I can remember as a child being in constant trouble because of my forgetfulness. I forgot assignments, I forgot chores, and I forgot why I walked in a room as soon as I got in there. It wasn’t until I became an adult and learned about ADHD that I realized my forgetfulness is a part of my ADHD diagnosis, and not some terrible character flaw of mine.
Through the years I have become better at remembering things and I came to share some of the things I do to help me remember what is coming up on my schedule or what I need to bring along someplace.
Calendars are essential
I used to really hate calendars until my ADHD coach insisted that I find a way to stop warring against them. Nowadays I can’t live without my Google Calendar. This is the place that I use to record the appointments that I have with people so I don’t forget to get there.
Fortunately for me the Google calendar also lets me set as many reminders as I want so I have the calendar remind me at several intervals the day of the appointment so I don’t forget.
The only way this works for me is that I don’t crowd my calendar with trivial things. I know if I have a calendar reminder come up that it is important and not to be snoozed or dismissed without attending to it some way. I can either keep the appointment or I can reach out to the person I am meeting in a timely fashion to let them know I won’t be able to attend.
This has worked so well for me that I’ve never had to update or change it, but if you do that’s ok. Some people prefer paper calendars, and for them I suggest a daily reminder to review the calendar so they don’t forget – that’s actually a good practice all around because we all need to know what is coming for the day.
I never rely on just my memory
During Christmas, a loved one handed us a bag of goodies and we thanked them. My partner sat them to the side for us to take with us later. “Hey honey, I’m just going to take these to the car, we’ll never remember them there” I said to her and we laughed so hard because it is true.
As often as I can, I avoid doing things that rely on “I’ll just remember this later” because I absolutely will not remember it later at all. I used to feel really badly about that because so often we are taught that we remember things based on whether or not they are important to us.
It wasn’t until my ADHD diagnosis that I began to learn that my memory doesn’t care about what it is important to me, and if something is important to me I had better not rely on just my brain because it isn’t enough. Visual reminders of sitting an item right where I can see it can also be helpful, but those have an expiration date on them for me because eventually that item will blend into the background for me so I have to move things around.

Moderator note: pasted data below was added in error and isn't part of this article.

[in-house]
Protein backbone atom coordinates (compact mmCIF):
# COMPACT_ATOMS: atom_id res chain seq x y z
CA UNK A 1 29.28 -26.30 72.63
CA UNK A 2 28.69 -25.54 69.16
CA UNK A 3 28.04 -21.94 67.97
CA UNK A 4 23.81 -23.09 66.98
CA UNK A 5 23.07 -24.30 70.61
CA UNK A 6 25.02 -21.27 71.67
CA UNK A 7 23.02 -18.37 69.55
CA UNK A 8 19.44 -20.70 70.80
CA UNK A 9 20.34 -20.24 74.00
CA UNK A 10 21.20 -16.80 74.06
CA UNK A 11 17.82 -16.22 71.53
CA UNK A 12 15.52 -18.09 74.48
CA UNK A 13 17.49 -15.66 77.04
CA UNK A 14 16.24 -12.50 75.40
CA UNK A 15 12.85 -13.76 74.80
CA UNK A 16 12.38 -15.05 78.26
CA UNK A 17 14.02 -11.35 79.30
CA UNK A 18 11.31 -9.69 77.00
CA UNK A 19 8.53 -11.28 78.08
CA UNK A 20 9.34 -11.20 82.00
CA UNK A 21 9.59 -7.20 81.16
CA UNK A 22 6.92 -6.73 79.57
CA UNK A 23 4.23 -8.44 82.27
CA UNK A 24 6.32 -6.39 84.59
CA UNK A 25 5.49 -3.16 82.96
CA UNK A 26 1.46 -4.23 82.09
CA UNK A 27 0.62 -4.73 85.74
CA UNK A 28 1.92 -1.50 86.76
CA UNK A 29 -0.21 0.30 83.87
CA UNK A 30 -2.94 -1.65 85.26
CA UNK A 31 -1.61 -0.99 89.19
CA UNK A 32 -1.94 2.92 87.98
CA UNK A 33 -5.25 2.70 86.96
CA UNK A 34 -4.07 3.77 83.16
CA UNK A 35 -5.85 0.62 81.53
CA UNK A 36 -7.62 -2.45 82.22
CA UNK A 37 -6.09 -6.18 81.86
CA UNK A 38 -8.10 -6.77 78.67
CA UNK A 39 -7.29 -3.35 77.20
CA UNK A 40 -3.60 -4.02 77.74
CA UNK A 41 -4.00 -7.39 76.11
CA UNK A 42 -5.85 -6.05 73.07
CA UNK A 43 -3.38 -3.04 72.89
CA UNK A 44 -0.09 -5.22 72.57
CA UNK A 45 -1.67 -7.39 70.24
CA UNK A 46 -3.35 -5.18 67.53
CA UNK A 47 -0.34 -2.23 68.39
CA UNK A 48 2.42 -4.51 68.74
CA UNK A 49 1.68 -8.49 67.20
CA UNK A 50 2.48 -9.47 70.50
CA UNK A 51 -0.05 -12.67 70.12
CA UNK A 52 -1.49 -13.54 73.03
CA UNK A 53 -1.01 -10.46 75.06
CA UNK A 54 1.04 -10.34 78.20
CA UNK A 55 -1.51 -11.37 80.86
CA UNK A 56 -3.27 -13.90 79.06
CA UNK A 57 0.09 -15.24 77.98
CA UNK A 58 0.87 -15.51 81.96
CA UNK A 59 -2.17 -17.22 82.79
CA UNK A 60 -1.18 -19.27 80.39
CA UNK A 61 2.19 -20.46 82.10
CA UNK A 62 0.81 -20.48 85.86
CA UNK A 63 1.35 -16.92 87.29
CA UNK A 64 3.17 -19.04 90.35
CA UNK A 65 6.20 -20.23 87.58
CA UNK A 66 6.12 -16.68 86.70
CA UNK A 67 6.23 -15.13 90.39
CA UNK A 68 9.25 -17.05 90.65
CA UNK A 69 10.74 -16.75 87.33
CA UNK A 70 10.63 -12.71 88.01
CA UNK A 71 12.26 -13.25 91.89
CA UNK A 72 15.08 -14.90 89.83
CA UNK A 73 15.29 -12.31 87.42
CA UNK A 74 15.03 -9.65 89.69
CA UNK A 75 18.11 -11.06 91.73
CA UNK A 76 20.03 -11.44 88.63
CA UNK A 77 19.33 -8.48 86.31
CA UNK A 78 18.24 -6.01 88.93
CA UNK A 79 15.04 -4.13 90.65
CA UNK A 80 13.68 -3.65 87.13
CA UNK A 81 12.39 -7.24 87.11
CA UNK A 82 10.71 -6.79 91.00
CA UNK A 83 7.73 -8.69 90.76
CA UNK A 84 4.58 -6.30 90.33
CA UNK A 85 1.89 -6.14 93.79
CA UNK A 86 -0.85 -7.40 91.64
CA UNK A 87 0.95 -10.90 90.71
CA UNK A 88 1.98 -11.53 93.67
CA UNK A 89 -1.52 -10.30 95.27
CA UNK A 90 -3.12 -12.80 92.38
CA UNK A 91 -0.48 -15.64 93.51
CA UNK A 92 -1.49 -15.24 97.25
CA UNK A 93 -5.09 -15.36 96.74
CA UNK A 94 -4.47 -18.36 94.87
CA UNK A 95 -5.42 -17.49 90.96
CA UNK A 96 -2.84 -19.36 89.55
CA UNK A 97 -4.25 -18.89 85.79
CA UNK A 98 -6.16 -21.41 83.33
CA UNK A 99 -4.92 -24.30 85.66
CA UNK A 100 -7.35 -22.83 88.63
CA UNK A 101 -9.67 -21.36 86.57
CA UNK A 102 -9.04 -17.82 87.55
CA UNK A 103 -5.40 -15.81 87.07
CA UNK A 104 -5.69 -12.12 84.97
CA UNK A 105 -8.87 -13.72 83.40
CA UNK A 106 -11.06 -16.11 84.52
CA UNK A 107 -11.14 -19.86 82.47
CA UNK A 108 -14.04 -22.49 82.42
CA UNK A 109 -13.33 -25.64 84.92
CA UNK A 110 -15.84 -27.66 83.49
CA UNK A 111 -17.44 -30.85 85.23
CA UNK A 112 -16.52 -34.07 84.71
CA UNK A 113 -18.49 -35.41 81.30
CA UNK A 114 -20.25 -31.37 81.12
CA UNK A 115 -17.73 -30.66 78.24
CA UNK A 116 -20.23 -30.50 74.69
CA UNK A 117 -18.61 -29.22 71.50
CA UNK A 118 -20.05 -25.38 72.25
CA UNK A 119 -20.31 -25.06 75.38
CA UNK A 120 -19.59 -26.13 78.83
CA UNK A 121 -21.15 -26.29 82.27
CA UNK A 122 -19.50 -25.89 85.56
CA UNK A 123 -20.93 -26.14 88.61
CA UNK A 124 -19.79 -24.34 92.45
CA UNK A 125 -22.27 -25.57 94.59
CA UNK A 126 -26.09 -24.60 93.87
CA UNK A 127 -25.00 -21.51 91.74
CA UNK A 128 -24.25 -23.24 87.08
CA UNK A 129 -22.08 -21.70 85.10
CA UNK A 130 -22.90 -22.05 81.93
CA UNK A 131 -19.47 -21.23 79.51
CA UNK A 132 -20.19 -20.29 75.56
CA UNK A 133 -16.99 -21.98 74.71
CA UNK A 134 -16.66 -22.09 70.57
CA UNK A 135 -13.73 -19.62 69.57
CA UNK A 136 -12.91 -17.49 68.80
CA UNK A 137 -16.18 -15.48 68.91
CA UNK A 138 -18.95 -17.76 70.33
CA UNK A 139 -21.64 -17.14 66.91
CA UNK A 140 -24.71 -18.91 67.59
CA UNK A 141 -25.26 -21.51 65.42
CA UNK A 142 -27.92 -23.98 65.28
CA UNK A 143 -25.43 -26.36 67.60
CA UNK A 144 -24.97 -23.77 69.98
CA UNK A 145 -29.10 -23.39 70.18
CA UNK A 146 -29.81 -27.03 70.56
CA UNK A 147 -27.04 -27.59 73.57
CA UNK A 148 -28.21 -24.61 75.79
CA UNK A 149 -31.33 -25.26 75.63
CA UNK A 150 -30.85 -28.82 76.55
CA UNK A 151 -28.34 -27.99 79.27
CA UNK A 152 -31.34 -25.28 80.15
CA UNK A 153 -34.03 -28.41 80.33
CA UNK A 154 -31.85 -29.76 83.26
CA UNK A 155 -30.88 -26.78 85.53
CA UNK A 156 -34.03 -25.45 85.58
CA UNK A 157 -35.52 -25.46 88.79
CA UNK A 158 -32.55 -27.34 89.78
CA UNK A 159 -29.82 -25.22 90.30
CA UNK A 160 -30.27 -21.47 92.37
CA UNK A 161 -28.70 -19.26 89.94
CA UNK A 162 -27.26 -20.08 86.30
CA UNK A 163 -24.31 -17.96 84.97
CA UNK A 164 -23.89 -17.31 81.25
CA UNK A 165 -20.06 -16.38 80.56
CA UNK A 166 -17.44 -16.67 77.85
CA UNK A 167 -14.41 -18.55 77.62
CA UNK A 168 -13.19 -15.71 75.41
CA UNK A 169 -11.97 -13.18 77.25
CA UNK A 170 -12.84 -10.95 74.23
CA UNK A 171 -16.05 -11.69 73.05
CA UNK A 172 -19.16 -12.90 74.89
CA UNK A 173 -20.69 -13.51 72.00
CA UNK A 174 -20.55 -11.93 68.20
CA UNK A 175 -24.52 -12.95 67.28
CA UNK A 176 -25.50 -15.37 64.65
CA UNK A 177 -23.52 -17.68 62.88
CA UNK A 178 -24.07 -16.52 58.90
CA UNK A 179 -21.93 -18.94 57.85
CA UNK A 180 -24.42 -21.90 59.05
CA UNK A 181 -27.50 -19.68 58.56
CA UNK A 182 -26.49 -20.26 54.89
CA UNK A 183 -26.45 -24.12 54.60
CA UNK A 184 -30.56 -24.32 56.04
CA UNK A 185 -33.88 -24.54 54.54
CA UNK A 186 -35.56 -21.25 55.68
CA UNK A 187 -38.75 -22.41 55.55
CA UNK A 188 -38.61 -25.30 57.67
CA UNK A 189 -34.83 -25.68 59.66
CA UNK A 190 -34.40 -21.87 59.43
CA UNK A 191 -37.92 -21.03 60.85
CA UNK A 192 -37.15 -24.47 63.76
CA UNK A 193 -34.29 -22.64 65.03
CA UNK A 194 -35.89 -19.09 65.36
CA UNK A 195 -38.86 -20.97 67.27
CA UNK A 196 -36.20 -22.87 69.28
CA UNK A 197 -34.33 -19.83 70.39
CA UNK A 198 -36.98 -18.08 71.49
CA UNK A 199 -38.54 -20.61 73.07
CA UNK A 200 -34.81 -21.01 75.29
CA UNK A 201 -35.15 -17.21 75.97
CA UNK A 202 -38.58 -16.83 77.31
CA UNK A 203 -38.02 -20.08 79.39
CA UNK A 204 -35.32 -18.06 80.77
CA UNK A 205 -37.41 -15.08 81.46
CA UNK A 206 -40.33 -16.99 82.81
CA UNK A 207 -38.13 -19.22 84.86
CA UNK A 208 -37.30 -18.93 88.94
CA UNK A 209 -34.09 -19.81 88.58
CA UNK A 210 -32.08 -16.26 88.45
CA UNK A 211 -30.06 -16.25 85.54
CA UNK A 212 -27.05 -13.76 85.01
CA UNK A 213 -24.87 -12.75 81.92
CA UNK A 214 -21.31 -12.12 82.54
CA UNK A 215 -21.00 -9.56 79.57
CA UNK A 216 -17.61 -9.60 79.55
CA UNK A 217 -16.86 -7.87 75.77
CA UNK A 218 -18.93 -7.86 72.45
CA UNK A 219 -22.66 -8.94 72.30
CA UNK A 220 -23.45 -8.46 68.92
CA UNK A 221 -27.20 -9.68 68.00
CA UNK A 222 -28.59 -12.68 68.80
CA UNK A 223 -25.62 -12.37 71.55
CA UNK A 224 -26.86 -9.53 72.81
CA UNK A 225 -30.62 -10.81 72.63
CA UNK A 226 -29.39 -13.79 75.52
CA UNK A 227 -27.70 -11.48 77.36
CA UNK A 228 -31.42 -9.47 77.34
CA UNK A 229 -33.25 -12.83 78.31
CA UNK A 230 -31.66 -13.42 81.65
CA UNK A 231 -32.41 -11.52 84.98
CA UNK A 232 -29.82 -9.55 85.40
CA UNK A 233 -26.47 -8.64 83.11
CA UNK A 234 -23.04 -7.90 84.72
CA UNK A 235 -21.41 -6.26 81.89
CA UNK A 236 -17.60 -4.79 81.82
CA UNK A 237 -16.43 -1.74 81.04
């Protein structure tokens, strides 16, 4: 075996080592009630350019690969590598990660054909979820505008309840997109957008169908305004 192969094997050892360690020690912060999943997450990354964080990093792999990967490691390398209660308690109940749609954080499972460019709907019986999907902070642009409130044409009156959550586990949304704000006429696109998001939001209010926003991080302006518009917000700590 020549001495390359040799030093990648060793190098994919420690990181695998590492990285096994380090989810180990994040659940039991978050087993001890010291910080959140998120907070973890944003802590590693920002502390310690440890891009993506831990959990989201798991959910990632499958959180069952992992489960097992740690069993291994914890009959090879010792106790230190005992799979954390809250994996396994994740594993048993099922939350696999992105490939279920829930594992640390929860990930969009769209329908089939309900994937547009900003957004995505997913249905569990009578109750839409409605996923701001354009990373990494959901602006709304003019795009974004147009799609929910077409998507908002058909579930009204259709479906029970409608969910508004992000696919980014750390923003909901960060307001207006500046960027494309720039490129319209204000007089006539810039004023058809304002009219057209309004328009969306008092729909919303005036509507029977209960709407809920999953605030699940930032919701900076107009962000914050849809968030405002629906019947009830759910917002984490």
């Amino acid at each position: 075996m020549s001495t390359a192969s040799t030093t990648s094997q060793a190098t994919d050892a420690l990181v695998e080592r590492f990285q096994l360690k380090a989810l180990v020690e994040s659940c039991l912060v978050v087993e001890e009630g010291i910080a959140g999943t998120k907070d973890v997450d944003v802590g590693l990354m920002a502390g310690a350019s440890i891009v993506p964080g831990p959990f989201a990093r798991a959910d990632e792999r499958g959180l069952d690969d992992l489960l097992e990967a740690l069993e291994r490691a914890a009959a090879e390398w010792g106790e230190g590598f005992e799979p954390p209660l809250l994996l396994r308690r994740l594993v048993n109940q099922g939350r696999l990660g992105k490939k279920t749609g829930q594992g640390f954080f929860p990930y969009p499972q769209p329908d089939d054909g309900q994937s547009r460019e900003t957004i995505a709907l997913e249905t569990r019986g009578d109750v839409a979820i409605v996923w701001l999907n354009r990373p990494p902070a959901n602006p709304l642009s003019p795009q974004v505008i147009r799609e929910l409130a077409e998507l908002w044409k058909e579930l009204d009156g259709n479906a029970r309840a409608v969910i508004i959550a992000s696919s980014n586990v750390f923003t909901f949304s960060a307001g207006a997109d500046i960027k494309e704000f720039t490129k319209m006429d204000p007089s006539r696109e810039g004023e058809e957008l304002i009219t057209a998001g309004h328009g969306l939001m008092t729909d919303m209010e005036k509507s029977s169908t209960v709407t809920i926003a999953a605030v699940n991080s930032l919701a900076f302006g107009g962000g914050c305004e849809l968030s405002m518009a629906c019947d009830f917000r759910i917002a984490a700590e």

Knowing how my mind works and saying in advance, “I’m going to do it this way because it works the best for me” is key to me remembering more things. I set myself up for success by not forcing myself to remember more than I should.
I keep things similar with routine
I have become a bit of a creature of habit to help myself with forgetting items especially. My shoes are by the rack by. the stairs because I don’t take them off anywhere else. My jacket is in the closet right by where the shoes are. My purse has pockets that keep specific things like my gum or my meds go on one side of the pockets and stay right there.
I love using routine this way because it means even if I don’t manage it perfectly, it is easy to find what I have forgotten nearby the places that it would ordinarily be. This means even the search for a forgotten item is pretty short. Routine also helps me remember to check my calendar for my appointments. I believe in simple routines because they allow us space to breathe and recall things that we may have forgotten and fit those things in.
There are always trouble spots even for the best laid plans and mine are no different. A lot of us struggle when we are busy or stressed to keep up with routines, and I am no different.
During that time I usually let the people in my life know that I could use some extra support and reminders from them too. It’s funny because nearly all my closest loved ones have ADHD so it is funny watching us try to keep each other on track but we do the best we can.
I find that when I am in a line in a noisy place it can feel like I’m holding things up by setting a calendar reminder but I have to take the extra time because I won’t remember if I do not. It can feel embarrassing when someone sees me taking something to the car so I don’t forget or setting it within my line of vision and asks “won’t you remember that” but the best I can do is be honest that I won’t.
We don’t have to do things the way that everyone does them and we should not if we want to be able to forget things less.
These are just a few ways that I keep forgetfulness at bay. I know there are many more ways out there and I encourage you to experiment and look around for the ways that will fit best for you. There is no one size fits all solution for these ADHD challenges!
Until next time,
PS – If you loved this post and you want to learn more from me, come check out my Black Girl Lost Keys membership site! We are serving up mini courses for common ADHD challenges like this for $7 per month and you will absolutely love it!